The effects of student engagement in the transition to high school

Christopher Charles Weiss, University of Pennsylvania

Abstract

A growing body of research in sociology and education shows that students' feelings of connection to school are an important influence on academic and behavioral outcomes. Using data from the Philadelphia Education Longitudinal Study, this dissertation examines the influence of engagement at a time of high student vulnerability: the transition to high school. To do so, this analysis examines four measures of student engagement, corresponding to four distinct areas of student life in schools: academic work, teachers, friends and peers, and the formal social world of the school. These measures of engagement are then shown to be important determinants not only of ninth grade outcomes but changes in outcomes across the transition to high school. Outcomes examined include including grades, absences, suspensions, skipping class, and leaving school for two weeks or more. The influence of schools and the larger educational system upon engagement and outcomes is examined, with results showing multiple ways in which the environment and organization of high schools influence both engagement and outcomes. ^ This dissertation shows the extent to which most students experience difficulty in making the transition to high school, with academic and behavioral outcomes declining substantially between eighth and ninth grade. School environment and quality are shown to greatly influence students, as is the system of stratification in the district. Finally, the findings of this dissertation highlight the importance of student engagement—particularly with academic work and with teachers—in successful ninth grade outcomes. ^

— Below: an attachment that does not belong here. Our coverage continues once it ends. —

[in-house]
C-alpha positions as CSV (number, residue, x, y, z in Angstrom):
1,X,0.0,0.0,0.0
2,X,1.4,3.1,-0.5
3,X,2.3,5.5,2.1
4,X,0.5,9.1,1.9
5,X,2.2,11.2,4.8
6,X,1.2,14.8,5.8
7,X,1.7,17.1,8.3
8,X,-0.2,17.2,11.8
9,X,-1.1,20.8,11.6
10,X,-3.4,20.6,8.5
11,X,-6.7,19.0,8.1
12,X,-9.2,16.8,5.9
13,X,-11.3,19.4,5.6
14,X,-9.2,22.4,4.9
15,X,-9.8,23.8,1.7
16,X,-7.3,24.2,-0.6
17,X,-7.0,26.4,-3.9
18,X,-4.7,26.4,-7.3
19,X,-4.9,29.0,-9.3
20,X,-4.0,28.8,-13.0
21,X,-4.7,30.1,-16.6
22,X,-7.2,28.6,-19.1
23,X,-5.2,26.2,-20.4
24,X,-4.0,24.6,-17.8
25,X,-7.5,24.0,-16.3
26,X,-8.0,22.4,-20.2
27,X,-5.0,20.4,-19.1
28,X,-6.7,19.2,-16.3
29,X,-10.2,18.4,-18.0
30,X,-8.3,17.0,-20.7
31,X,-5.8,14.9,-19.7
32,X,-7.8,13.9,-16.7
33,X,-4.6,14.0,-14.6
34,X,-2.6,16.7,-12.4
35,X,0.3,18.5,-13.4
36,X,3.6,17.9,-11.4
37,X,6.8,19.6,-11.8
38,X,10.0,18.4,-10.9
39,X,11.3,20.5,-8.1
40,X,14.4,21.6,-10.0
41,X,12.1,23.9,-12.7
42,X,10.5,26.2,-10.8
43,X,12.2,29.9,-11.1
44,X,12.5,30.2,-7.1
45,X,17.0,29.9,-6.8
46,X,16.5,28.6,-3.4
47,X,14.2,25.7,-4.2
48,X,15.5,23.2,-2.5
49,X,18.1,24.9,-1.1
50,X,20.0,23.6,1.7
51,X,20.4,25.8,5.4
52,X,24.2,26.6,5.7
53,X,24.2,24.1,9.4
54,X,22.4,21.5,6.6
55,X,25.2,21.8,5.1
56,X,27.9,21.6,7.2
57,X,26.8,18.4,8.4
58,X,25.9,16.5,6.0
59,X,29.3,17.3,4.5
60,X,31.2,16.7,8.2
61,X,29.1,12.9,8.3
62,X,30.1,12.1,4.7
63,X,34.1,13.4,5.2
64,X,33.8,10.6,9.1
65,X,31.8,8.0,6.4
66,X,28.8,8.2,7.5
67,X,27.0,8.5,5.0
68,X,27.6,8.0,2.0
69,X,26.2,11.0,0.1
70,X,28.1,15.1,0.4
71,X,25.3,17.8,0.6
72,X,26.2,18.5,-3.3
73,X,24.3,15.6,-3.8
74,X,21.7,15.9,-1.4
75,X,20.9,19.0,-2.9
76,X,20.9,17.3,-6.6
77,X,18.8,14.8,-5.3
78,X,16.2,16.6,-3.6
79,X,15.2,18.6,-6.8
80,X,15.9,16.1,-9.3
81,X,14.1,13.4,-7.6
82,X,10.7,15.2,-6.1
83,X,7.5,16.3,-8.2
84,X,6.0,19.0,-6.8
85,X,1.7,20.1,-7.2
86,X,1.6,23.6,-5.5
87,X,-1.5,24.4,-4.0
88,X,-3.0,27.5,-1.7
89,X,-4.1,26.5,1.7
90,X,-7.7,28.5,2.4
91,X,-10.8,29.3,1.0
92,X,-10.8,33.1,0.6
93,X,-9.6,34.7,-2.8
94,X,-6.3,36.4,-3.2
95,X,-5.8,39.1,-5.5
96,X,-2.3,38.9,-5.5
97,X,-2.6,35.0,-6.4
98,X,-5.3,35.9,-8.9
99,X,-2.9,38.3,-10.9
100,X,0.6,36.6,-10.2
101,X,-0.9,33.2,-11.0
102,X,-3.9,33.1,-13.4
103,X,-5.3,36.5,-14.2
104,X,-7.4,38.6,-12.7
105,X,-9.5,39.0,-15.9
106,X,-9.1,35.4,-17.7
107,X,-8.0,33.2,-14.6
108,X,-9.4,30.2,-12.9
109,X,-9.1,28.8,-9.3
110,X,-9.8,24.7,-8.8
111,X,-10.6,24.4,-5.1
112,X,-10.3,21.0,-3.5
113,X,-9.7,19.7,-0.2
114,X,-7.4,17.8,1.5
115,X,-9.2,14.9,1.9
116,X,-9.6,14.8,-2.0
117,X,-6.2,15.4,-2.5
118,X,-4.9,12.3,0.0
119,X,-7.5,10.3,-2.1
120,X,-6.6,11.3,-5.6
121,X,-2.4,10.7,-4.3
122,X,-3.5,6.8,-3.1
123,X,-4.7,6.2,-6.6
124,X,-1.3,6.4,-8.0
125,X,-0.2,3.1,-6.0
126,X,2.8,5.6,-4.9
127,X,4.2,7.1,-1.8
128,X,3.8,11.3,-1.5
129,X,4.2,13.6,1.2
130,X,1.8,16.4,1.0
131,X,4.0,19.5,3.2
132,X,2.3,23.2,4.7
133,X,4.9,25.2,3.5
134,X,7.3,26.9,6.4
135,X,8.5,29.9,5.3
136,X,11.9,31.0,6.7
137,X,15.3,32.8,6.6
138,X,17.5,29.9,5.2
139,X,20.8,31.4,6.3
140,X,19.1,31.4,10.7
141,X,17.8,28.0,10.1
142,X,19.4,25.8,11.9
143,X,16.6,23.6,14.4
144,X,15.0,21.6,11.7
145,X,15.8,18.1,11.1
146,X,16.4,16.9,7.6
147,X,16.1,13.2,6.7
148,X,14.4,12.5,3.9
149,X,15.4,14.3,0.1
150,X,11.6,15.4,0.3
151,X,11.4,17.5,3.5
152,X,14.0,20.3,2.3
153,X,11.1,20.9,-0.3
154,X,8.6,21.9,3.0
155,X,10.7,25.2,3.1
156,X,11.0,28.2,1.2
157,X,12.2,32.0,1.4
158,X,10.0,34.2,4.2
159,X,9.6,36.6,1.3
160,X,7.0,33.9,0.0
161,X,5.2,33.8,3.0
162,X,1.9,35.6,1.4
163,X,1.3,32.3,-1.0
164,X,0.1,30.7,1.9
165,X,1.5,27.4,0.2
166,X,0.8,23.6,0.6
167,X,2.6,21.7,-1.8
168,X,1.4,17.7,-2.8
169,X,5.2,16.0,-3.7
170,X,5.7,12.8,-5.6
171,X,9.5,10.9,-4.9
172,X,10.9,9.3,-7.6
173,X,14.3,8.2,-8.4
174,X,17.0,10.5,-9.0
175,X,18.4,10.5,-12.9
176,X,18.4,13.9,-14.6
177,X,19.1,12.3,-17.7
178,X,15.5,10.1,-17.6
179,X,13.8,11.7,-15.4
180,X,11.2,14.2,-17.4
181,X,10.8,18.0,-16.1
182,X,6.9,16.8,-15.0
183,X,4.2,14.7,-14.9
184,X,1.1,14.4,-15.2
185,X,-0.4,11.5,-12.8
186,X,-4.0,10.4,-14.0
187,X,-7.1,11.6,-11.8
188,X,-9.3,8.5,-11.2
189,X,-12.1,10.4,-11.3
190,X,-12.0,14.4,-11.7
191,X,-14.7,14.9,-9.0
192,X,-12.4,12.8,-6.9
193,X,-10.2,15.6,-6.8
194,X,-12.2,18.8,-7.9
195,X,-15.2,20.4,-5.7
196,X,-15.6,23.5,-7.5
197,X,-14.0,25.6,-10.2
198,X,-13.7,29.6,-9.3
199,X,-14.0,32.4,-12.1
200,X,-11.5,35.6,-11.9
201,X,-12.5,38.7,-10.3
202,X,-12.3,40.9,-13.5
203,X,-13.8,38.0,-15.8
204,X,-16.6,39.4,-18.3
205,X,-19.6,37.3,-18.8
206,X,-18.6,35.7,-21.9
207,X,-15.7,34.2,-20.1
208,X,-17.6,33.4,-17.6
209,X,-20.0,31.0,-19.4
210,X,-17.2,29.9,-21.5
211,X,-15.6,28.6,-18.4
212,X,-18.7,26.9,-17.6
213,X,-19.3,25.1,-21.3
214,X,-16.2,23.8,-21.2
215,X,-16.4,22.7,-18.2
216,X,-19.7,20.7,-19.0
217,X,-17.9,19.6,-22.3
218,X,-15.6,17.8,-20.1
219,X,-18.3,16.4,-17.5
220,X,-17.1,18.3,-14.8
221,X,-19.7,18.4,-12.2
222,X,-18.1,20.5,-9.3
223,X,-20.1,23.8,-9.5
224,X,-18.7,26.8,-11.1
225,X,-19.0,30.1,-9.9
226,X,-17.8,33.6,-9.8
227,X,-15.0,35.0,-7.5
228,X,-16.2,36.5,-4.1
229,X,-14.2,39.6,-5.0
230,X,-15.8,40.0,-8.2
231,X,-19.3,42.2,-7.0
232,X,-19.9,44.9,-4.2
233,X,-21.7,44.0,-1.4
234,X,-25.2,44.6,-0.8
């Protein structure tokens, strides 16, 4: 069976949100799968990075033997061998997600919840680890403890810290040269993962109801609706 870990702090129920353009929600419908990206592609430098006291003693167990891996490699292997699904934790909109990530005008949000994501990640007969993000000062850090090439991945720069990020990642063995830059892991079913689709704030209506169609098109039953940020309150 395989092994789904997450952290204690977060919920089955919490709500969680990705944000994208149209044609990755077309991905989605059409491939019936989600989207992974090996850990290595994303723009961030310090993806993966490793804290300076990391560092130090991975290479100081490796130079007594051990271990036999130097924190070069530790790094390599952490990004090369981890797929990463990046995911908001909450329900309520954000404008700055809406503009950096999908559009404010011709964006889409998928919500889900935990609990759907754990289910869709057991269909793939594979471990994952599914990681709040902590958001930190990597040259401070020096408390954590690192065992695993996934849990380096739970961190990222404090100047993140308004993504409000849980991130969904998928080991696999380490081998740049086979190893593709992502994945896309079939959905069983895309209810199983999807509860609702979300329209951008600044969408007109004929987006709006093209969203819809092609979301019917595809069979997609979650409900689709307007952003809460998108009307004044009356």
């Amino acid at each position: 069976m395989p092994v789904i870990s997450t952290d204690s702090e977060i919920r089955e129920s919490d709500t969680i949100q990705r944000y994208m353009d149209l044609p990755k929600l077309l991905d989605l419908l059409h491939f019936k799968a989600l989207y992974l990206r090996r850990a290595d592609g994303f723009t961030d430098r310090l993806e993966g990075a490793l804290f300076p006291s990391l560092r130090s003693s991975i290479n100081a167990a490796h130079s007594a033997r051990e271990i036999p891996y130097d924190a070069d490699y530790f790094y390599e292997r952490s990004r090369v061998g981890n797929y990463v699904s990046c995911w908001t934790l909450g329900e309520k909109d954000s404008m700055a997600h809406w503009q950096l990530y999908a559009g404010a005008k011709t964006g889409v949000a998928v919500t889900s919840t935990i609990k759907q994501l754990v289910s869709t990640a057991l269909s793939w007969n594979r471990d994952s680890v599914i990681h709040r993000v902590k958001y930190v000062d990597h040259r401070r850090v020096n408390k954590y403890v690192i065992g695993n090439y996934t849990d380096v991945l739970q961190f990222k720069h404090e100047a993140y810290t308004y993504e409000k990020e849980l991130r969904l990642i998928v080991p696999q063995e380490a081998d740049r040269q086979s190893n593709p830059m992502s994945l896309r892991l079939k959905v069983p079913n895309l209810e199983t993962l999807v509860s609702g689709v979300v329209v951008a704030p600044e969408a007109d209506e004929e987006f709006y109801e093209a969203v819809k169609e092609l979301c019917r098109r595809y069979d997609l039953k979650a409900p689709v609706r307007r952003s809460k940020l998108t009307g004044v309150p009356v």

Subject Area

Education, Sociology of|Education, Educational Psychology

Recommended Citation

Christopher Charles Weiss, "The effects of student engagement in the transition to high school" (January 1, 1999). Dissertations available from ProQuest. Paper AAI9926214.
http://repository.upenn.edu/dissertations/AAI9926214

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